Us: Review

Jordan Peele has done it again. Us, Peele’s second major film as a writer and director, has produced over $70,000,000 during its debut weekend, doubling that of his 2017 film Get Out. The film has received praise from critics and moviegoers alike, as it currently maintains a 94% on Rotten Tomatoes and a 7.4/10 on IMDb. The movie had a great deal to live up to considering its predecessor. Get Out was a critically acclaimed film, as it incorporated horror with modern cultural themes while exploring the black man in white America.

Us follows Adelaide Wilson (played by Lupita Nyong’o), a black mother and wife who travels to Santa Cruz with her family for vacation. Adelaide recalls an instance from her childhood where she encounters a doppelganger of herself inside of a mirror maze at the same exact beach. These circumstances create a great deal of anxiety for the present-day Adelaide, who is hesitant to return to the beach in fear of her look-alike’s presence.

At their vacation house, Adelaide’s family is attacked by a nearly identical family. While the perpetrators look similar, their disturbing features, odd movements, and lack of verbal ability set them apart from the others. This portion of the movie is suspenseful, as Adelaide’s family members are forced to face their homicidal counterparts. Just when you think it couldn’t get any more dreadful, the movie takes a shocking turn, revealing that everyone has a counterpart seeking to replace them. The human race is tethered to another, less civil human race. The Wilson’s family friends are brutally murdered by their clones, along with random civilians in the streets of Santa Cruz as Adelaide and her family watch on the news.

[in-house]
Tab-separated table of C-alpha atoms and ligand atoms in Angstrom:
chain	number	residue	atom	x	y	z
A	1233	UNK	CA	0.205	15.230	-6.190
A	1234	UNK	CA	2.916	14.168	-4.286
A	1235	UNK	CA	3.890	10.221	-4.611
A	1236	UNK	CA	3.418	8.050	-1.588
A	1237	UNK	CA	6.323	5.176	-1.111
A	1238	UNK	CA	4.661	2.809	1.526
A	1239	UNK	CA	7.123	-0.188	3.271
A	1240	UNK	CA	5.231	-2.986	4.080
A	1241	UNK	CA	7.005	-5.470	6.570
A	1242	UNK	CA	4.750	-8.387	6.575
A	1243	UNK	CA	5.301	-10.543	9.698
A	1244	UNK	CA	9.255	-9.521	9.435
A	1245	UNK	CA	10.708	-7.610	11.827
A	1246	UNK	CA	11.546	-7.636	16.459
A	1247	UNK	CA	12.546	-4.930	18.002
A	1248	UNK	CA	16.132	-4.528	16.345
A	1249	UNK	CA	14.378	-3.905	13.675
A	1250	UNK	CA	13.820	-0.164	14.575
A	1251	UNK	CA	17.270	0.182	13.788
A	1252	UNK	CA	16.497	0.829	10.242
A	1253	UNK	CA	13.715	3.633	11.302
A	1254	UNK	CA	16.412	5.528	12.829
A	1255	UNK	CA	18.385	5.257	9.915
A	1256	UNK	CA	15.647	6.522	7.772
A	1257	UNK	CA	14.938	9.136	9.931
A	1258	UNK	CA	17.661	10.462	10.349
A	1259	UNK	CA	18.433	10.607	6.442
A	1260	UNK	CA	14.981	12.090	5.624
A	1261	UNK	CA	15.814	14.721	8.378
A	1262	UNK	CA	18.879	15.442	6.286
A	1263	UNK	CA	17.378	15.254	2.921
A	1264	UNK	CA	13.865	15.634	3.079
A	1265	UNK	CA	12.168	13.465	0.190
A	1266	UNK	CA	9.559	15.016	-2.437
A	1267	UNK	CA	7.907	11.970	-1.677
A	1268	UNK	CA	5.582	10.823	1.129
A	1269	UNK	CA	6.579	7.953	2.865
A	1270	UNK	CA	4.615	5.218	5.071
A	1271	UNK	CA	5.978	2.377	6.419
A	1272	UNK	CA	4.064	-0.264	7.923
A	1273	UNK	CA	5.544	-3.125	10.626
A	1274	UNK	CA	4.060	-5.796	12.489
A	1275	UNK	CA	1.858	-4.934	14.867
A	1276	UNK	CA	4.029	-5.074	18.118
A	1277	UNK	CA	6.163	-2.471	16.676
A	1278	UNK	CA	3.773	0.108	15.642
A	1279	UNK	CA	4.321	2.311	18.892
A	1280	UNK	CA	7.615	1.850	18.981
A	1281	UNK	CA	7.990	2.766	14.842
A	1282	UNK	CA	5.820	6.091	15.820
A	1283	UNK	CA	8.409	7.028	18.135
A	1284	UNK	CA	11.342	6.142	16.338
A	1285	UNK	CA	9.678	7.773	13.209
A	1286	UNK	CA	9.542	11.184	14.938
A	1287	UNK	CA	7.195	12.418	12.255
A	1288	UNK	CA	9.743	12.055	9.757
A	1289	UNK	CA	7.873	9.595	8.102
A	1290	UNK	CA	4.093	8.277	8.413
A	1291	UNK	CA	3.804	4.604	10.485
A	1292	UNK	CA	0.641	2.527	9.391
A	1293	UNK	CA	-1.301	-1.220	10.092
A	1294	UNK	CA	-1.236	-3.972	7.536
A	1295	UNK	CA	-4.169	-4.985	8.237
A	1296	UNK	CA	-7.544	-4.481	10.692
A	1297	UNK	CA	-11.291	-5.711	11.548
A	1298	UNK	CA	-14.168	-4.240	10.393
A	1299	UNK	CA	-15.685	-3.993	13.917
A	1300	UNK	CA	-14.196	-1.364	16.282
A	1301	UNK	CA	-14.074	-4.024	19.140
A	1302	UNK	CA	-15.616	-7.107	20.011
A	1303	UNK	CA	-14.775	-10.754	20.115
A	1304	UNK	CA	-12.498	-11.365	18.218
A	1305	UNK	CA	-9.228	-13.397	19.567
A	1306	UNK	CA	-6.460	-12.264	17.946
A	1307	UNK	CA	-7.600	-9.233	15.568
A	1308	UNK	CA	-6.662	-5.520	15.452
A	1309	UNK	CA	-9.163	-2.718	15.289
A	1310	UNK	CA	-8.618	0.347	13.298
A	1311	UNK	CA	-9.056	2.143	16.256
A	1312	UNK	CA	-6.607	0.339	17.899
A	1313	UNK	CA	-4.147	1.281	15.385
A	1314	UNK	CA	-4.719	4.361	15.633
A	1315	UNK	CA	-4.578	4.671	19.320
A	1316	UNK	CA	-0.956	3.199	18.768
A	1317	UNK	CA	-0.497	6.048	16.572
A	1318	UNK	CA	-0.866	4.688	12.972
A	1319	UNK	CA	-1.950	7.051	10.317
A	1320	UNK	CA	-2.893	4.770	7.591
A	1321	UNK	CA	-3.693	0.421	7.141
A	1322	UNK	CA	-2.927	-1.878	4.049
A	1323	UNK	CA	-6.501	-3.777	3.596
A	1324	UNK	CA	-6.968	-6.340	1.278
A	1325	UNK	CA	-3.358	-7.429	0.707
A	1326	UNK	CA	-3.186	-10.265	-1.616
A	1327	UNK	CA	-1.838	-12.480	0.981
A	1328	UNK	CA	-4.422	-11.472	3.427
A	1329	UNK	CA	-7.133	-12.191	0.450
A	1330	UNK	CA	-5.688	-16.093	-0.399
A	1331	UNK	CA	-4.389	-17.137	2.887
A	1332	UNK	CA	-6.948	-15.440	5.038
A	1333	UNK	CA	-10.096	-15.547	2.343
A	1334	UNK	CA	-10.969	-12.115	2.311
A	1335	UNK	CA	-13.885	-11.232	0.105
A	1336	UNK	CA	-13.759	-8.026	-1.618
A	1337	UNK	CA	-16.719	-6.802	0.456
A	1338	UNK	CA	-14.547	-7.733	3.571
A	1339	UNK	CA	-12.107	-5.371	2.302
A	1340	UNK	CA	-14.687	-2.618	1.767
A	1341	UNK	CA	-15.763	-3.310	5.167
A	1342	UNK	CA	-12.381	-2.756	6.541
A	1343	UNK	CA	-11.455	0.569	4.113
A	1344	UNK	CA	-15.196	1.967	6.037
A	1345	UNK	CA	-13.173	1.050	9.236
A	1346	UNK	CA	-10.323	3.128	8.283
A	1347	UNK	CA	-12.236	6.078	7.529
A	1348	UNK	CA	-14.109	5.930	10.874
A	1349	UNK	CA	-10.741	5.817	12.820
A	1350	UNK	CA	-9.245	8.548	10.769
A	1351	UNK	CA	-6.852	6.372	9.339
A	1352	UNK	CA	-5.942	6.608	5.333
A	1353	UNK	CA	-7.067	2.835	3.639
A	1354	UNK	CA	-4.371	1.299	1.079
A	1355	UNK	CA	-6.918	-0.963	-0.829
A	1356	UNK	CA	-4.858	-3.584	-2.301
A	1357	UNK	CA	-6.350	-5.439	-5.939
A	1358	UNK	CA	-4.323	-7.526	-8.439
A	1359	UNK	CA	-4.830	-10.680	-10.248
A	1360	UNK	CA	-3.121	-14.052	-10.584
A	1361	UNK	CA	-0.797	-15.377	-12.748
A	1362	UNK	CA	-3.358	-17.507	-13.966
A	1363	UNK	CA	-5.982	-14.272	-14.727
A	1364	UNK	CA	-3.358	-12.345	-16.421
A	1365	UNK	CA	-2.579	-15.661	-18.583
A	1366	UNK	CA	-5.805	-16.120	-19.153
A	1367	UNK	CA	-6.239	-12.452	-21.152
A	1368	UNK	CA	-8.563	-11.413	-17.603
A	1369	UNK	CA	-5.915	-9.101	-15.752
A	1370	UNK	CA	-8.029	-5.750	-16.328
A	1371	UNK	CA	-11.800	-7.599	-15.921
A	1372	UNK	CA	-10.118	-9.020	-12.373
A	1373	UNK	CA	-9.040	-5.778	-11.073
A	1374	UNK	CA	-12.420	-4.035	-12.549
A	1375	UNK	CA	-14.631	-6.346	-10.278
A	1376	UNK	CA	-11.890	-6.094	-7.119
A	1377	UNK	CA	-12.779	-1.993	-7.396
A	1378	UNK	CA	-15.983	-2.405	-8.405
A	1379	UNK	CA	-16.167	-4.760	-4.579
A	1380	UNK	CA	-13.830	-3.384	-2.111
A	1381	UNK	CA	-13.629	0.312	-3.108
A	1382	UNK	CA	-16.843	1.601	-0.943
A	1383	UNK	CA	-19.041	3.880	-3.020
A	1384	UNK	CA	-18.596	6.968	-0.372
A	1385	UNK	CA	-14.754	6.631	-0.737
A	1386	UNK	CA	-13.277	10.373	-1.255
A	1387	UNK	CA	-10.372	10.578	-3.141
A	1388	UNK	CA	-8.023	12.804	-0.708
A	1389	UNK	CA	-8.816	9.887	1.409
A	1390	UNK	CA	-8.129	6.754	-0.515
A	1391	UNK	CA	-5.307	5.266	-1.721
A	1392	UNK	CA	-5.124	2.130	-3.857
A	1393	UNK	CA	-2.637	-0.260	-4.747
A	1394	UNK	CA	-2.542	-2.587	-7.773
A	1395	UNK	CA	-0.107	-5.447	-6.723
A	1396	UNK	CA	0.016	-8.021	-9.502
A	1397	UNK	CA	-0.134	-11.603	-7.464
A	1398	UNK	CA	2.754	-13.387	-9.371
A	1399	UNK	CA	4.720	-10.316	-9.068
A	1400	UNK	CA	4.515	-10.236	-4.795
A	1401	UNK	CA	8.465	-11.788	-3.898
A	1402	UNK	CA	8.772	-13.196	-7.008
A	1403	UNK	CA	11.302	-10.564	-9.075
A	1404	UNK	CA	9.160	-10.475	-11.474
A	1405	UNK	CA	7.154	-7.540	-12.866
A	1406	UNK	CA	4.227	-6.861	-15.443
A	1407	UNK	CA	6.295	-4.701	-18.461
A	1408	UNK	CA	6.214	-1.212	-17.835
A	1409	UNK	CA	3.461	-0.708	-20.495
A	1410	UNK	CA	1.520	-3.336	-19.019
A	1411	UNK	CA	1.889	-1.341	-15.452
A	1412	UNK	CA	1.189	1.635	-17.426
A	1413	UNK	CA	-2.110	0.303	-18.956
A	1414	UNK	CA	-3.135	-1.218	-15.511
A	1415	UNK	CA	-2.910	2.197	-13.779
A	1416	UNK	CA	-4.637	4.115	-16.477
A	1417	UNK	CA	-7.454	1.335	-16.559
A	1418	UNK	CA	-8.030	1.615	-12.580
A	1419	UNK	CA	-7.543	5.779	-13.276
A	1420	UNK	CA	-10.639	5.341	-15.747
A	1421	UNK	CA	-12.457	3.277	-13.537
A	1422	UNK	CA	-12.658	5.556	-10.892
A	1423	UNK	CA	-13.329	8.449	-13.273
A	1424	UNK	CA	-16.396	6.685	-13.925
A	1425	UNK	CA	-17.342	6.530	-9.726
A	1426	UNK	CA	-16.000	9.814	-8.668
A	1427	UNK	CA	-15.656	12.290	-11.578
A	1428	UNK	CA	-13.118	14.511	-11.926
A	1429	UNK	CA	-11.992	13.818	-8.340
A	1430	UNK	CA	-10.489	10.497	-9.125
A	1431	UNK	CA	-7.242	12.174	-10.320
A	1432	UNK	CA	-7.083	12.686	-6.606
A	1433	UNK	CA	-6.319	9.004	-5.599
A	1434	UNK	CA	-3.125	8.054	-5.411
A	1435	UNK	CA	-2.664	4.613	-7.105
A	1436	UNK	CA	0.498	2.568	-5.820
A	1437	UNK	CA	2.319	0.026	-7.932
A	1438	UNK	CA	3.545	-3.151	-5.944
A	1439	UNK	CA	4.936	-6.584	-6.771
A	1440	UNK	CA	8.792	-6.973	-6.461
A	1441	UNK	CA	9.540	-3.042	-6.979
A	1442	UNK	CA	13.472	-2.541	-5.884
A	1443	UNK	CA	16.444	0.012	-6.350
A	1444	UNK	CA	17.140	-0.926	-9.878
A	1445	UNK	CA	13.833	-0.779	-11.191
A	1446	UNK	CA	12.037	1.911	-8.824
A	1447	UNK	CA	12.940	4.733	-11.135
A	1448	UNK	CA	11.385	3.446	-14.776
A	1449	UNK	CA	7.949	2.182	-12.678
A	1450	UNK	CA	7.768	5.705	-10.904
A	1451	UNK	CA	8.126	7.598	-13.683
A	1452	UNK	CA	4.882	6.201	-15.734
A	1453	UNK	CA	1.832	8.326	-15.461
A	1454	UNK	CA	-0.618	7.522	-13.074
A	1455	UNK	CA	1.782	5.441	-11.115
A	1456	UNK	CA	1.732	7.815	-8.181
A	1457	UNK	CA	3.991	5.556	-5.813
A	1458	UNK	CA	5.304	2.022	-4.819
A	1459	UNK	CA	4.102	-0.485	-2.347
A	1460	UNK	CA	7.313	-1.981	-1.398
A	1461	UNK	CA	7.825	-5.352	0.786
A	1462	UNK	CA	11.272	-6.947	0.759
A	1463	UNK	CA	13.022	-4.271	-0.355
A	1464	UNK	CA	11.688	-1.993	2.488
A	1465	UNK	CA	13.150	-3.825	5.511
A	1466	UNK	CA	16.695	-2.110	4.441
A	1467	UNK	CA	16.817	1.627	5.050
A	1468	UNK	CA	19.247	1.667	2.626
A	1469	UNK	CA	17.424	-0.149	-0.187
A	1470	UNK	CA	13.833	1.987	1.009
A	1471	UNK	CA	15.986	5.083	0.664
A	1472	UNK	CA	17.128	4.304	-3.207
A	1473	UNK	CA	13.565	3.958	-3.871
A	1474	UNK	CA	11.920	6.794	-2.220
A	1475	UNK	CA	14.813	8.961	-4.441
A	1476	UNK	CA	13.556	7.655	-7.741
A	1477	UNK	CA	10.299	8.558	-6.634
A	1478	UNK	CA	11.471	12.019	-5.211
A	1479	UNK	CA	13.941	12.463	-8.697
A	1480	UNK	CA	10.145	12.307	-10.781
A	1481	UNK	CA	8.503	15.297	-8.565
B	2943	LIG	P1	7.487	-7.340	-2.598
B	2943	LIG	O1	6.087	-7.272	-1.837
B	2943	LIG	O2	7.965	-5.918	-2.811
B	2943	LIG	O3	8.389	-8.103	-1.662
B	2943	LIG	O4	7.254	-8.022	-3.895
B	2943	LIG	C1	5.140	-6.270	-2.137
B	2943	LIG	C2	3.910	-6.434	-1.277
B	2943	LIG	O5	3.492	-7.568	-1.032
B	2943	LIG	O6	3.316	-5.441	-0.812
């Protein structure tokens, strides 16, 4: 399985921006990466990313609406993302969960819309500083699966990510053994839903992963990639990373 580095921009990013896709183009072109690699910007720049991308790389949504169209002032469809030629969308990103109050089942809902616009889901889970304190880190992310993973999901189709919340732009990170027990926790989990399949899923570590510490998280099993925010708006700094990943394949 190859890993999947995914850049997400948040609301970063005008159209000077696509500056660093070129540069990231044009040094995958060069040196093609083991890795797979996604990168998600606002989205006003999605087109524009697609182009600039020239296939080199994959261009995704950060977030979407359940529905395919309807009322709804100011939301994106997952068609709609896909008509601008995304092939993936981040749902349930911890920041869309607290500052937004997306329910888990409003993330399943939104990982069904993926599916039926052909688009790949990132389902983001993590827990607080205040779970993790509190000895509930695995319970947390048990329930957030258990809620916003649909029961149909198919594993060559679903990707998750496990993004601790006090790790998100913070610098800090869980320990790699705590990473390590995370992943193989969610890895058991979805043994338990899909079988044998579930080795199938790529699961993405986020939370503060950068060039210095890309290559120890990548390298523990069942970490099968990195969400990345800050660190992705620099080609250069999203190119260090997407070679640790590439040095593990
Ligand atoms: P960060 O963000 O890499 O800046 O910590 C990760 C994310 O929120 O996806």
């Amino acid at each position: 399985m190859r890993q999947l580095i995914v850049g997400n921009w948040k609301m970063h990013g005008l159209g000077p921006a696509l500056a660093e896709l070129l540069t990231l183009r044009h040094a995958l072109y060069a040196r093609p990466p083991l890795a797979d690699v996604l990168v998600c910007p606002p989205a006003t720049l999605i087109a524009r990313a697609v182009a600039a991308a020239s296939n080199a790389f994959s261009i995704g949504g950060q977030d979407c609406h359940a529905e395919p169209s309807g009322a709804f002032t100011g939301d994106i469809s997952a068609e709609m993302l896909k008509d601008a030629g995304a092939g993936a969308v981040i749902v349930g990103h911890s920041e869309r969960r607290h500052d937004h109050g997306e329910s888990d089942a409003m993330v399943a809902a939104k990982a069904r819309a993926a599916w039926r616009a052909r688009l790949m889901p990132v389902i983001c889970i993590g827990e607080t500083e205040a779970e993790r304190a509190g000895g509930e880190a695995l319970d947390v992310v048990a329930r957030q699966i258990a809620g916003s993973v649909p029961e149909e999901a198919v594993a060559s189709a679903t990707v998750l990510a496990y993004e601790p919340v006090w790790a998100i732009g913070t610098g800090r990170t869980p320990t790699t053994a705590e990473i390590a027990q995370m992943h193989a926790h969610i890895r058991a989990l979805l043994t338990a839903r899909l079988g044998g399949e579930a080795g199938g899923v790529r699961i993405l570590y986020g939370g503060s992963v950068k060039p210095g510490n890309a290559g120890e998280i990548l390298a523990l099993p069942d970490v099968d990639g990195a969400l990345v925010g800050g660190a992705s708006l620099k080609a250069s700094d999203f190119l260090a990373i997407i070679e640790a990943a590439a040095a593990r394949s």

The cast of Us portrays the modern African-American family. Adelaide wears the pants in the family, as she manages the children and her not-so-serious husband throughout the film. Winston Duke’s portrayal of Gabe Wilson provides multiple instances of comic relief throughout the movie. Much like the younger generation of teens and children in 2019, the family’s children Zora (Shahadi Wright Joseph) and Jason (Evan Alex) Wilson are often in their own world and attentive to their own individual interests. For instance, Zora is shown relaxing on her phone after arriving at the vacation house, disinterested in her family and what they are doing. Nyong’o, Winston, Joseph, and Alex have all mastered the balance between terrified and hilarious. Nyong’o’s previous work in Black Panther earned her a nomination for Outstanding Supporting Actress in a Motion Picture for the 50th NAACP Image Awards, and her participation in Us will surely provide further recognition in the near future.

As for why the tethered are attacking and more reveals essential to Us’ plot, you’ll have to see the movie. Whether you favor the film over Get Out or not is your just opinion, but Us is undeniably a fun horror movie to watch that will leave you wanting more of Jordan Peele’s work.